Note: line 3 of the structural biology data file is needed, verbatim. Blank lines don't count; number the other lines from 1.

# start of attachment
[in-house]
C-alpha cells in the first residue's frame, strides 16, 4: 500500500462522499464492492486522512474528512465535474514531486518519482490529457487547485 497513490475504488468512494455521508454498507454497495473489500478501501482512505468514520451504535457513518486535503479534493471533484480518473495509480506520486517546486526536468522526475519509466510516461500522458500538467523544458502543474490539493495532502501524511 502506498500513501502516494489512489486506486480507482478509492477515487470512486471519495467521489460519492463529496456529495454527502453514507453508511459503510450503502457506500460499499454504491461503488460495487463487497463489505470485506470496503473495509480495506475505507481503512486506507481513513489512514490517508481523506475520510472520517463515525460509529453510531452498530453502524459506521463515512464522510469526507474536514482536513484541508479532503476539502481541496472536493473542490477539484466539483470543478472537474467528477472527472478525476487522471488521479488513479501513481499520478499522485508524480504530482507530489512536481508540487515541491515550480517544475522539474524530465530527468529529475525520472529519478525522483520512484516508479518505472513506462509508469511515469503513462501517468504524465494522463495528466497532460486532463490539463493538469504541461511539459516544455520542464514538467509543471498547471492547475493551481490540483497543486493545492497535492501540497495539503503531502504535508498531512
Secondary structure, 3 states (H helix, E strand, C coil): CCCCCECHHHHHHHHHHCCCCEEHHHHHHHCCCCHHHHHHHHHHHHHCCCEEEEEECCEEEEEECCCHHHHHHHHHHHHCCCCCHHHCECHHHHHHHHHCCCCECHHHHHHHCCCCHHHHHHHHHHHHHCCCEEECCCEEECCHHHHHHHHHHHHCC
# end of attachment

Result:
Secondary structure, 3 states (H helix, E strand, C coil): CCCCCECHHHHHHHHHHCCCCEEHHHHHHHCCCCHHHHHHHHHHHHHCCCEEEEEECCEEEEEECCCHHHHHHHHHHHHCCCCCHHHCECHHHHHHHHHCCCCECHHHHHHHCCCCHHHHHHHHHHHHHCCCEEECCCEEECCHHHHHHHHHHHHCC